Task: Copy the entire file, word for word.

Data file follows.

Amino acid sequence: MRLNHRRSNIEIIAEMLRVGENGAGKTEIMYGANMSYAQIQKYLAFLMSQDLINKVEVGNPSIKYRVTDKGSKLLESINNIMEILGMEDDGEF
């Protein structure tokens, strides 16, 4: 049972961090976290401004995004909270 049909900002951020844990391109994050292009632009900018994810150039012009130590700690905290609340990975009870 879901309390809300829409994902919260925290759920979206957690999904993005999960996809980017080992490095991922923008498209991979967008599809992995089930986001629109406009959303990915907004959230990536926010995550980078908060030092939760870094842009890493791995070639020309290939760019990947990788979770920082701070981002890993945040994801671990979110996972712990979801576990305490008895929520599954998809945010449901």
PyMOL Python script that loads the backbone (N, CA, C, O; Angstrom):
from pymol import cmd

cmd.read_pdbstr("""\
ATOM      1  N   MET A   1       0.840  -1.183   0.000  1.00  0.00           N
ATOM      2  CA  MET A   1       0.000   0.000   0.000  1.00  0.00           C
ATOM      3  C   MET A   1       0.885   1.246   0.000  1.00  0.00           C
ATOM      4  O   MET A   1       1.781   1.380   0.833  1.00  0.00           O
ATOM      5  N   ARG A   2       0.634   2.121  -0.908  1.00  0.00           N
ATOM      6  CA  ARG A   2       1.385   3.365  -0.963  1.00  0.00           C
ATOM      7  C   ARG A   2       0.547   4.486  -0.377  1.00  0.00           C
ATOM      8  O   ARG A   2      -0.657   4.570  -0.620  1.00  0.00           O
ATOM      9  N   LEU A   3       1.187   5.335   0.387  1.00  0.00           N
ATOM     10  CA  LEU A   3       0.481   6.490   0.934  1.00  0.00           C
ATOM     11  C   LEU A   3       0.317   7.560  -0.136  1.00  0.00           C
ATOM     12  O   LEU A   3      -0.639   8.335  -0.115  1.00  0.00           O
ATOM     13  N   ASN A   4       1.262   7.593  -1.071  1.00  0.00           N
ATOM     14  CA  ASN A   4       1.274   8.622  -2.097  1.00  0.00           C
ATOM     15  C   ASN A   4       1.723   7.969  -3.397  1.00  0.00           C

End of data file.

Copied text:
Amino acid sequence: MRLNHRRSNIEIIAEMLRVGENGAGKTEIMYGANMSYAQIQKYLAFLMSQDLINKVEVGNPSIKYRVTDKGSKLLESINNIMEILGMEDDGEF
């Protein structure tokens, strides 16, 4: 049972961090976290401004995004909270 049909900002951020844990391109994050292009632009900018994810150039012009130590700690905290609340990975009870 879901309390809300829409994902919260925290759920979206957690999904993005999960996809980017080992490095991922923008498209991979967008599809992995089930986001629109406009959303990915907004959230990536926010995550980078908060030092939760870094842009890493791995070639020309290939760019990947990788979770920082701070981002890993945040994801671990979110996972712990979801576990305490008895929520599954998809945010449901």
PyMOL Python script that loads the backbone (N, CA, C, O; Angstrom):
from pymol import cmd

cmd.read_pdbstr("""\
ATOM      1  N   MET A   1       0.840  -1.183   0.000  1.00  0.00           N
ATOM      2  CA  MET A   1       0.000   0.000   0.000  1.00  0.00           C
ATOM      3  C   MET A   1       0.885   1.246   0.000  1.00  0.00           C
ATOM      4  O   MET A   1       1.781   1.380   0.833  1.00  0.00           O
ATOM      5  N   ARG A   2       0.634   2.121  -0.908  1.00  0.00           N
ATOM      6  CA  ARG A   2       1.385   3.365  -0.963  1.00  0.00           C
ATOM      7  C   ARG A   2       0.547   4.486  -0.377  1.00  0.00           C
ATOM      8  O   ARG A   2      -0.657   4.570  -0.620  1.00  0.00           O
ATOM      9  N   LEU A   3       1.187   5.335   0.387  1.00  0.00           N
ATOM     10  CA  LEU A   3       0.481   6.490   0.934  1.00  0.00           C
ATOM     11  C   LEU A   3       0.317   7.560  -0.136  1.00  0.00           C
ATOM     12  O   LEU A   3      -0.639   8.335  -0.115  1.00  0.00           O
ATOM     13  N   ASN A   4       1.262   7.593  -1.071  1.00  0.00           N
ATOM     14  CA  ASN A   4       1.274   8.622  -2.097  1.00  0.00           C
ATOM     15  C   ASN A   4       1.723   7.969  -3.397  1.00  0.00           C